12 November 2019

Brexit spurs US firm London opening

US firm Tully Rinckey opens London office in planned UK expansion and 'because of Brexit,' according to report in local news outlet.

Following regulatory approval to operate in the UK during the summer, Tully Rinckey has now opened its first office in the Mayfair area of the capital. In September, Alston & Bird also set up a London base. A weaker pound and Brexit encouraged the firm to move now rather than later, according to news outlet City AM.

Brexit move

The move follows on from its first international office in Ireland, set up in 2018, with elsewhere in the UK now being considered. Founding partner Matthew Tully told City AM, “The primary reason we are expanding into the UK is because of Brexit. The weakness of the pound has made the ability to open in the UK extremely affordable compared to five or six years ago.” European chief operating officer Barry Crushell said the UK would remain a vital market for US corporates regardless of what happened with Brexit. “Are we concerned? Yes there are concerns, the uncertainty is concerning,” Crushell said. “[But] regardless of what form Brexit takes the UK will always be a strategic location for US companies.” The firm is targeting US clients looking to expand internationally and UK and Irish businesses aiming to grow in the US, and mid-tier clients with revenue of $5m to $500m. This will take the firm into other locations Mr Tully explained, “What we are trying to do in the UK and Ireland is replicate what we did in the US: provide London-quality legal services in the outer areas and give clients in Manchester, Leeds, Glasgow and Belfast the ability to reach, not only London, but back to New York and Washington DC.”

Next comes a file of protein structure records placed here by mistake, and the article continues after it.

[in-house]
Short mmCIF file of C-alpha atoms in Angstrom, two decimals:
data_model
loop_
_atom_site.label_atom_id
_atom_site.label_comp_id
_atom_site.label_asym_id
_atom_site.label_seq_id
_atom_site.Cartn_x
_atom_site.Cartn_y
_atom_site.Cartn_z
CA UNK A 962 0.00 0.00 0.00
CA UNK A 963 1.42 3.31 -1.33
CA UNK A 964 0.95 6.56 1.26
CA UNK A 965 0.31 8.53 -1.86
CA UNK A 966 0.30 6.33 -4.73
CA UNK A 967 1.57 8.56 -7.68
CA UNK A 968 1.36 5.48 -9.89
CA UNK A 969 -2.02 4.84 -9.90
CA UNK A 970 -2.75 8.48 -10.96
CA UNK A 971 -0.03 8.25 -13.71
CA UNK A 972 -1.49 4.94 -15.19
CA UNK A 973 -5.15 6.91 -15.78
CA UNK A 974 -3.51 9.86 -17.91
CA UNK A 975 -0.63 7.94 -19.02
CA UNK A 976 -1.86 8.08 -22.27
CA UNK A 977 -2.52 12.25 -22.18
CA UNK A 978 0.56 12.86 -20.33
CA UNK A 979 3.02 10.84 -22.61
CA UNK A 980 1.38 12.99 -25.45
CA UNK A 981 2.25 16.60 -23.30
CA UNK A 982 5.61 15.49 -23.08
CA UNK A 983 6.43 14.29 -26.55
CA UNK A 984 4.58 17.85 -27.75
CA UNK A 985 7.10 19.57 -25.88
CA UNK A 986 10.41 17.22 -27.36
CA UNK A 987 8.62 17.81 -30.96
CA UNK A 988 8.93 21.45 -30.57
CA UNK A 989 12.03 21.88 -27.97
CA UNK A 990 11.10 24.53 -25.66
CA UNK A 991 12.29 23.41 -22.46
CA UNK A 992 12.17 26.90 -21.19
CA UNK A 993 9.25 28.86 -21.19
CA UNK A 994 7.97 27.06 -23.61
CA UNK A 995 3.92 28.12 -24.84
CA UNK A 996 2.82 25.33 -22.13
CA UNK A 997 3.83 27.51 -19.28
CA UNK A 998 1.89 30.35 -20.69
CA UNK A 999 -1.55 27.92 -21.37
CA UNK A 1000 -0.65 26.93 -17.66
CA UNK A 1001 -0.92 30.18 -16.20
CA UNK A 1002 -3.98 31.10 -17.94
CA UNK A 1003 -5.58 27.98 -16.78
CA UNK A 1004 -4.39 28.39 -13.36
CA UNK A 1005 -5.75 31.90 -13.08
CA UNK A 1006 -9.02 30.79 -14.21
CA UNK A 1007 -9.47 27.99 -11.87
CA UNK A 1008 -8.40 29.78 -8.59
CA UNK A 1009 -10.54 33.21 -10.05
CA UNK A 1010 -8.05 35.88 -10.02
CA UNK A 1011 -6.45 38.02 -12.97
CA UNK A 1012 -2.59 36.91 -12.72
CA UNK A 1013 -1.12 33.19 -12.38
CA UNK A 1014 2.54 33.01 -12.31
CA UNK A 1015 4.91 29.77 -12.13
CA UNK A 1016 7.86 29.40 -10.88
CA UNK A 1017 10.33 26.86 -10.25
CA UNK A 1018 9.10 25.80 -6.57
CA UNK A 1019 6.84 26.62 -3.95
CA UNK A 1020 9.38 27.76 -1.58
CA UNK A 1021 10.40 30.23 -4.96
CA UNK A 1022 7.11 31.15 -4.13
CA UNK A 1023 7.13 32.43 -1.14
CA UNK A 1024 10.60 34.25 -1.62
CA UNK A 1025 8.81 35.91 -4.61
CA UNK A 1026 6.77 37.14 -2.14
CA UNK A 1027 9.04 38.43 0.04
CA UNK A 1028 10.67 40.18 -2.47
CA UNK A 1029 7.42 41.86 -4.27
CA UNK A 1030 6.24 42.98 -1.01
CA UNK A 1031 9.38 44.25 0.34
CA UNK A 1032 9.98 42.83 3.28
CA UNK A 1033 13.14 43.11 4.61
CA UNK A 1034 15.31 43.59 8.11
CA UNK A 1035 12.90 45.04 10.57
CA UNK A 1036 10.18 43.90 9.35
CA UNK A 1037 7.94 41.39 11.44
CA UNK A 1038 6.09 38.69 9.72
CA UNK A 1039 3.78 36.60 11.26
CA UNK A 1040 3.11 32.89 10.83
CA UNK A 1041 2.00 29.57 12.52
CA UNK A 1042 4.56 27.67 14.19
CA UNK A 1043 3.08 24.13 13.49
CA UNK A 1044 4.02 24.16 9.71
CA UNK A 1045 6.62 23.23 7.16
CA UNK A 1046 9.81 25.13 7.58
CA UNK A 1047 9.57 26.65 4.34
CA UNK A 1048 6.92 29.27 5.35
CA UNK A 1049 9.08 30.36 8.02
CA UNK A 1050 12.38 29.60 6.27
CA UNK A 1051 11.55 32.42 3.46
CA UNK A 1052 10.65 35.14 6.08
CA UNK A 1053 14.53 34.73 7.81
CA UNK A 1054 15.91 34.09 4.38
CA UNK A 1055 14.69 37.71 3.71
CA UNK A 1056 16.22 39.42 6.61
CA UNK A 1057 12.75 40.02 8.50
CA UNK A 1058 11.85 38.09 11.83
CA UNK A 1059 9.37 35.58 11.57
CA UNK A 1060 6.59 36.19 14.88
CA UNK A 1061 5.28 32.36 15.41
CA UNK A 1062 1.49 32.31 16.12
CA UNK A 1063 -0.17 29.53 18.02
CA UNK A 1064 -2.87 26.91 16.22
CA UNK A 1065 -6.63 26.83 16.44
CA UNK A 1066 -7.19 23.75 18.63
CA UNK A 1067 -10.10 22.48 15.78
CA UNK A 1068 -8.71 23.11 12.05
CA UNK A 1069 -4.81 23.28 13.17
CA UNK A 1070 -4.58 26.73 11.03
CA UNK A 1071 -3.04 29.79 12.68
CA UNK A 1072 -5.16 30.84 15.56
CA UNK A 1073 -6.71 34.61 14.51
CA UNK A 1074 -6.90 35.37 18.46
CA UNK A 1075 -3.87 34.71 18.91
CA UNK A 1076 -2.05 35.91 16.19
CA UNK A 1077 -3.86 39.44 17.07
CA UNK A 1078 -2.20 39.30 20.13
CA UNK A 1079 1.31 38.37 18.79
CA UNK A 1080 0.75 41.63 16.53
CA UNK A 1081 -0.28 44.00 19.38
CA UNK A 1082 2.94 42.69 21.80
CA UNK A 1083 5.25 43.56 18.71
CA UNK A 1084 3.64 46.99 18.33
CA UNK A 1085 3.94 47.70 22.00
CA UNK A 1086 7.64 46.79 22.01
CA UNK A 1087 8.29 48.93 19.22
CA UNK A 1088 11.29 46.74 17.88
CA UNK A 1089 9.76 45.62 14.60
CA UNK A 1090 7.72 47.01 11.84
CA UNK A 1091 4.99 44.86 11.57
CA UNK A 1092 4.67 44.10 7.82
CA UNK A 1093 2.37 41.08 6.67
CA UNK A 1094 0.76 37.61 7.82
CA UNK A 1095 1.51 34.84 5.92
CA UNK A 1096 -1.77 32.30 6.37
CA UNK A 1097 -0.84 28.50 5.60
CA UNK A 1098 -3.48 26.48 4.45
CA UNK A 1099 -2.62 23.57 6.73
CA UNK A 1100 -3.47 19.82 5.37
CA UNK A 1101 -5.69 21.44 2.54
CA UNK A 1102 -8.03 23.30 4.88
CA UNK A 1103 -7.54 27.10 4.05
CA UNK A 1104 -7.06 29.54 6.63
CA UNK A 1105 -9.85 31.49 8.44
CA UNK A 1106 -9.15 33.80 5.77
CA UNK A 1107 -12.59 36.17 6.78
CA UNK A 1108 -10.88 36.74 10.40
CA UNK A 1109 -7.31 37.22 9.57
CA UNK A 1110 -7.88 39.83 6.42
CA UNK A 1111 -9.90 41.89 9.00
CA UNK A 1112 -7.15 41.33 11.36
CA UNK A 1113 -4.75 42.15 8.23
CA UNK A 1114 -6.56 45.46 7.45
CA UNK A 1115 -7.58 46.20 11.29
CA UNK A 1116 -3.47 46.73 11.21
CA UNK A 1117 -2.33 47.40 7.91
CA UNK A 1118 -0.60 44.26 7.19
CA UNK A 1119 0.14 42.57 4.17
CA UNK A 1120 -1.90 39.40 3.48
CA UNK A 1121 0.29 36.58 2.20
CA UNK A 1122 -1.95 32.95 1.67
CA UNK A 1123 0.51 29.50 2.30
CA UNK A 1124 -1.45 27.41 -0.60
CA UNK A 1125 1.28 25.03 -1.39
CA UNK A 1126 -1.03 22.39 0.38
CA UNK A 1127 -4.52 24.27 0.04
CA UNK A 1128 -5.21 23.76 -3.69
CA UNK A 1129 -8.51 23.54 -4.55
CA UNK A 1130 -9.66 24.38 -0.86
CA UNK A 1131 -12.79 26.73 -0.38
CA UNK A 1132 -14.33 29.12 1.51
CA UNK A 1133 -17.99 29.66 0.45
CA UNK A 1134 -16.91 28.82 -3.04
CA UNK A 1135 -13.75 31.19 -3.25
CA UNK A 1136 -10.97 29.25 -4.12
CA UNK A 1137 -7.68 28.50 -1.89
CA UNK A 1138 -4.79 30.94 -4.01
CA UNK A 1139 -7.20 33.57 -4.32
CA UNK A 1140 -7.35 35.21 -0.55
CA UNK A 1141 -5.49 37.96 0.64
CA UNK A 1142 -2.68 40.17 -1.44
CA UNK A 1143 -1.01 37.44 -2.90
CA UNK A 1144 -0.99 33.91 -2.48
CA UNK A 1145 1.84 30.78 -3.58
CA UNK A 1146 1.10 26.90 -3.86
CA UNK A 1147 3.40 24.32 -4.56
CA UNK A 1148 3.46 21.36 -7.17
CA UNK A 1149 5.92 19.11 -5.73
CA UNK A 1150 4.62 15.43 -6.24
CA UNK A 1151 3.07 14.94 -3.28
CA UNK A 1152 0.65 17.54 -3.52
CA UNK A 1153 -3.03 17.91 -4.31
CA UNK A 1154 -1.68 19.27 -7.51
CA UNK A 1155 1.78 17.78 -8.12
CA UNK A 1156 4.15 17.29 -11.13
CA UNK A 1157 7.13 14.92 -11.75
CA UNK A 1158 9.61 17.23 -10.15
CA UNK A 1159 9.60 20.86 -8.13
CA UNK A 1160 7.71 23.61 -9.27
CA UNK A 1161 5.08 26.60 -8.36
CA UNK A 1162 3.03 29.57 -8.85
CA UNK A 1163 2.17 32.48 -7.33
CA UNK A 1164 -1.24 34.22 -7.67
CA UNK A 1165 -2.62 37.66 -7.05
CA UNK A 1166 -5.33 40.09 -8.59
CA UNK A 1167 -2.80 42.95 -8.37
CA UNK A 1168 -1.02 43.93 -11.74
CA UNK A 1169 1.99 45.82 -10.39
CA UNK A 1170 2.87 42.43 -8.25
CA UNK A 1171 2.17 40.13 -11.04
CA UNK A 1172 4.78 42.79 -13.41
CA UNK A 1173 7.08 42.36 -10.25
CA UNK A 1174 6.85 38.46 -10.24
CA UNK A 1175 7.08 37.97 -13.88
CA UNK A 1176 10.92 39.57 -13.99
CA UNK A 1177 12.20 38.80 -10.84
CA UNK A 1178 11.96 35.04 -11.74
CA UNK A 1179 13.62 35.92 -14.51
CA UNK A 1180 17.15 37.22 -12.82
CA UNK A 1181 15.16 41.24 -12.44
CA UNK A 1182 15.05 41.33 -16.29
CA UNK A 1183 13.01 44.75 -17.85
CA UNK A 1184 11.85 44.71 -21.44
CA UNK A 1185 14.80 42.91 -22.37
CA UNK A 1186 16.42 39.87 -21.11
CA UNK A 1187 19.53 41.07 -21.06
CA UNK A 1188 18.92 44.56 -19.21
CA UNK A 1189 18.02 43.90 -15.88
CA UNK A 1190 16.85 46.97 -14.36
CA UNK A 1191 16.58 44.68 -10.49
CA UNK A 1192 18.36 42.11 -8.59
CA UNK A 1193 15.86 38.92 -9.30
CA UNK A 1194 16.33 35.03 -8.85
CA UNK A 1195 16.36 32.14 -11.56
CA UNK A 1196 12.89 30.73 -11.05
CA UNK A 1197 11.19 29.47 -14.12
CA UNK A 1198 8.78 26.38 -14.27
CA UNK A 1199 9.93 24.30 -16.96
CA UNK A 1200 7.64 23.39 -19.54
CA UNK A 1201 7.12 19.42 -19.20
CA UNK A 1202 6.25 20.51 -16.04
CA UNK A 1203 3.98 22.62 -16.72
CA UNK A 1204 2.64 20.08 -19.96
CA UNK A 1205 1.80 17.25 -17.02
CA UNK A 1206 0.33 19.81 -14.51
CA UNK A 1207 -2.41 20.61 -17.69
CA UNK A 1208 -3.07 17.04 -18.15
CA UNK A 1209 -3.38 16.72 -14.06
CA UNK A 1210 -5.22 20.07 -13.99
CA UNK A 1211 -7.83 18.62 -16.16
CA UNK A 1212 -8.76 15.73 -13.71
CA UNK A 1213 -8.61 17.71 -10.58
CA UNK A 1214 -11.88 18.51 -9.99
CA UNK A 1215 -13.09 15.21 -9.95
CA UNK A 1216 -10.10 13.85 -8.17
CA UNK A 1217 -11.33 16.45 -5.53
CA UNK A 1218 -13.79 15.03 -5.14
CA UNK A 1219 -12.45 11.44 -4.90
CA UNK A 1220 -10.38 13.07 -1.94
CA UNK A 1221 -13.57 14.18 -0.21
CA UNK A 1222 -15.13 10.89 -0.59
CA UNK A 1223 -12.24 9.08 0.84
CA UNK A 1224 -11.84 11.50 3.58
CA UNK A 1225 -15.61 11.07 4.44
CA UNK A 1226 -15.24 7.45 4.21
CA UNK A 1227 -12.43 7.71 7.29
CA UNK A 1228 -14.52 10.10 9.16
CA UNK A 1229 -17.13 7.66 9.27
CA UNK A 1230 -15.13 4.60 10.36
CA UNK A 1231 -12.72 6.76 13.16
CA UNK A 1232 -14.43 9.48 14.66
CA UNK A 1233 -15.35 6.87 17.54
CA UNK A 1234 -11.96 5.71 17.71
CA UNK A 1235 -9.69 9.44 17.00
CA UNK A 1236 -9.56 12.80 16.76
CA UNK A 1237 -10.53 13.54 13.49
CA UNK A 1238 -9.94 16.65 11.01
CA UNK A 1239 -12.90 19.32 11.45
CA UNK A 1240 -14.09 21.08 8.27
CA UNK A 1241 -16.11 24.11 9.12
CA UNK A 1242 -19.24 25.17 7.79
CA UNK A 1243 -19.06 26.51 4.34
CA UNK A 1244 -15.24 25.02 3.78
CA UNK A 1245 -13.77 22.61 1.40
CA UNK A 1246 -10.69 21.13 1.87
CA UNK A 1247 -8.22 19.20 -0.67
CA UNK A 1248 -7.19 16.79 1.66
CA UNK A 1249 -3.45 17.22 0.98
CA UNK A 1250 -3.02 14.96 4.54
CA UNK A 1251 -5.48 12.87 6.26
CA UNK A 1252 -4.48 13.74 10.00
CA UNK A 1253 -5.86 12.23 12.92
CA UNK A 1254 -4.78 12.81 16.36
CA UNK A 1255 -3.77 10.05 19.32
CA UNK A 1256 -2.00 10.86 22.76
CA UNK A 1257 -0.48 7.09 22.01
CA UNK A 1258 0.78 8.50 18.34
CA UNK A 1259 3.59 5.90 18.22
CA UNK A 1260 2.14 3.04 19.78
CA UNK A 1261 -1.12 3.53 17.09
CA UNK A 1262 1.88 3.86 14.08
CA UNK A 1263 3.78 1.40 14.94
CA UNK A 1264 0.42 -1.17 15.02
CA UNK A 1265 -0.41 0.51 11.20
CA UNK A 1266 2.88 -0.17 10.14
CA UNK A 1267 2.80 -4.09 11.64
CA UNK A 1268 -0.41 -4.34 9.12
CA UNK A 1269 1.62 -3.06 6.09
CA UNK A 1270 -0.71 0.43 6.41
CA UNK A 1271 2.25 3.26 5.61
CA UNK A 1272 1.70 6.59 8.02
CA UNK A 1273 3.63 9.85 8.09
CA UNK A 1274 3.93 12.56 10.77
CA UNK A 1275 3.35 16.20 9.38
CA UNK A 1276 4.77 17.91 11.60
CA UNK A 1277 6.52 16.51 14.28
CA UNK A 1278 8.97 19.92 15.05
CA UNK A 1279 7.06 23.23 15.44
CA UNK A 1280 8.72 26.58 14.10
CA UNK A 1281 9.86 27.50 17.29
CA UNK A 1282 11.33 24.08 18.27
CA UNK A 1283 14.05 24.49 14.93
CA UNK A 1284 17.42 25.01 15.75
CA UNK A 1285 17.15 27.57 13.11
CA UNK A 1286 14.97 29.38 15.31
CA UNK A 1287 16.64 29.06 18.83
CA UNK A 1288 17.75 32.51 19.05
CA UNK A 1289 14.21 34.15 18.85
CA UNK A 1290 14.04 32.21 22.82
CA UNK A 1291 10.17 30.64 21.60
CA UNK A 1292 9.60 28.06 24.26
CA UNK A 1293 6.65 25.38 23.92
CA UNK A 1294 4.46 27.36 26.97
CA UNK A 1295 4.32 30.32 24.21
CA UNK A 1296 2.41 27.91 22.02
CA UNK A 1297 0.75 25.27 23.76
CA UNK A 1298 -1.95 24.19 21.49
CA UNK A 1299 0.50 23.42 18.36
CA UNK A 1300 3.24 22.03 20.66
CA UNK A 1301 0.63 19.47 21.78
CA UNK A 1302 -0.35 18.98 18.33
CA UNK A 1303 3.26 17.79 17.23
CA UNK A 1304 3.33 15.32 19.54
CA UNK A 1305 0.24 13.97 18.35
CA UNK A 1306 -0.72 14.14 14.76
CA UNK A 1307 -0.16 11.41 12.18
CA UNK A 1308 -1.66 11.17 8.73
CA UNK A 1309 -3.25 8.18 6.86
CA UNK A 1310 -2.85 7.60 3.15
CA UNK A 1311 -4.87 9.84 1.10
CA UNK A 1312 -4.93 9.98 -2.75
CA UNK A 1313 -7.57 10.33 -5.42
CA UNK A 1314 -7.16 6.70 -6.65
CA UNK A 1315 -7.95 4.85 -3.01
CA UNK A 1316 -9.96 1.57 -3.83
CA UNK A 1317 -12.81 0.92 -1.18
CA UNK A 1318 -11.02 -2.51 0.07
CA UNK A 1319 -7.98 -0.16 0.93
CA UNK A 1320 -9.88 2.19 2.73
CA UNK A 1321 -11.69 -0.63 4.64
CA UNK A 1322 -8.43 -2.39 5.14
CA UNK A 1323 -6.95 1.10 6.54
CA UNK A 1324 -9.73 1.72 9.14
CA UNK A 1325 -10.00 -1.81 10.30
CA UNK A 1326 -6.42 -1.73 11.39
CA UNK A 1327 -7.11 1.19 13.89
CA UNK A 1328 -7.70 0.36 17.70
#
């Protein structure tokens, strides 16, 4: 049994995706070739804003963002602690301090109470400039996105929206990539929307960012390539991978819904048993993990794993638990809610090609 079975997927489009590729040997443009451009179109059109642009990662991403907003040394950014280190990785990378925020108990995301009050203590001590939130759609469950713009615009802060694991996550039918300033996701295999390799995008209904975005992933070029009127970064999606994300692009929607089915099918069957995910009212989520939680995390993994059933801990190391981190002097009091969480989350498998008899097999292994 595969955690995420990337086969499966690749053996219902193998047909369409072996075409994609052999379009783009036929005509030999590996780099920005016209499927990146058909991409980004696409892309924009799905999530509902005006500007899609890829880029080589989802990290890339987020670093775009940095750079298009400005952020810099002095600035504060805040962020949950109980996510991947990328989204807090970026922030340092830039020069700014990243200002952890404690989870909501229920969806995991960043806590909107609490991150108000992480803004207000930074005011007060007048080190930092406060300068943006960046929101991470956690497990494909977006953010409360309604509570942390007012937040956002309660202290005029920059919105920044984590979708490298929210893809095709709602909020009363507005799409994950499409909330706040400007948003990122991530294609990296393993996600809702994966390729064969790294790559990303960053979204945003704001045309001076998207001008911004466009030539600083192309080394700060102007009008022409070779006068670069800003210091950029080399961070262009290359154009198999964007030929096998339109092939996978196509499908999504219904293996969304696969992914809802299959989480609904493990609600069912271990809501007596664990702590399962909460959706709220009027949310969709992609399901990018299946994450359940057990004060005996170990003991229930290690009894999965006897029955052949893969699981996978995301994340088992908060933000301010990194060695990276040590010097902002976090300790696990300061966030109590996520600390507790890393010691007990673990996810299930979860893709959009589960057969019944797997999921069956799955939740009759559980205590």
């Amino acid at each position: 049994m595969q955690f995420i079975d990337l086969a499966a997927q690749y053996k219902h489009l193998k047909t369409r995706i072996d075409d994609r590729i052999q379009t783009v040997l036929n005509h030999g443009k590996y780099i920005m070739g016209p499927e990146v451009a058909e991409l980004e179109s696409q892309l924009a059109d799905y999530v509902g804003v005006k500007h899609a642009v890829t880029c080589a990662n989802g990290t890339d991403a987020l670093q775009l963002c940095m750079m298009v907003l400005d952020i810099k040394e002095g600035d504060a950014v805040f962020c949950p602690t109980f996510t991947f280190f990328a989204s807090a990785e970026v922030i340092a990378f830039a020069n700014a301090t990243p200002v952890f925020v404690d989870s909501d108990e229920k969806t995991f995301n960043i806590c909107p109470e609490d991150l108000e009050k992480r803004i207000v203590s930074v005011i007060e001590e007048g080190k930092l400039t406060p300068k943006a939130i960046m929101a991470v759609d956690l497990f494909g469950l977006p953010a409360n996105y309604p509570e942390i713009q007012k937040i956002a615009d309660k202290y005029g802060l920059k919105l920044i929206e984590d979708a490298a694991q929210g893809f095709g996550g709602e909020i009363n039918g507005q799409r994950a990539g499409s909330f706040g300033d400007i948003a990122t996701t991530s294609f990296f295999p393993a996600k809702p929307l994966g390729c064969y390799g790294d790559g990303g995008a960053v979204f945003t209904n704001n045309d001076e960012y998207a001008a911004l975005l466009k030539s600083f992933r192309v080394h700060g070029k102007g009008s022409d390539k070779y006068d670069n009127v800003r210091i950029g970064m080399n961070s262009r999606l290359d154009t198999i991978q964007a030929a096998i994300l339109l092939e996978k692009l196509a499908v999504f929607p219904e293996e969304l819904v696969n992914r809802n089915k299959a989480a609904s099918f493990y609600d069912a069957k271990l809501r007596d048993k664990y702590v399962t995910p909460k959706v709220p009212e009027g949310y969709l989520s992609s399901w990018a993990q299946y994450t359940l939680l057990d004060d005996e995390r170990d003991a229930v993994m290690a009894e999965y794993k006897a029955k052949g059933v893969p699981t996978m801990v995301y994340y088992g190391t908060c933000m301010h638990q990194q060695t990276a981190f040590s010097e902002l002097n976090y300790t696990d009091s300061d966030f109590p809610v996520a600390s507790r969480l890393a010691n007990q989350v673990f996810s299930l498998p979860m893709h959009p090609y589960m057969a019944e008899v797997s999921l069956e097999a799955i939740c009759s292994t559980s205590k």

Further international expansion

The firm has revenue hitting the $36m mark and about 170 employees. Mr Tully said the firm was expanding rapidly internationally to cater for an expected growth in demand for international legal services from mid-tier clients. “In the future the practice of law will be an international operation, with the amount of international travel there is naturally going to be a flow of global economic activity unlike anything we have seen in the last 50 years. I am trying to position our firm at the leading edge of the mid-tier market.” He added, “Why should you have to pay £1000 an hour to get an attorney who can advise you on matters in Asia, Africa and North America? To me that’s just gluttony.” The firm is also planning to expand into Asia and the Middle East over the next couple of years, “We will have a Dubai office later on this year and we plan to have a Singapore office in early 2021 and a Hong Kong or Tokyo office after that,” Mr Tully said.

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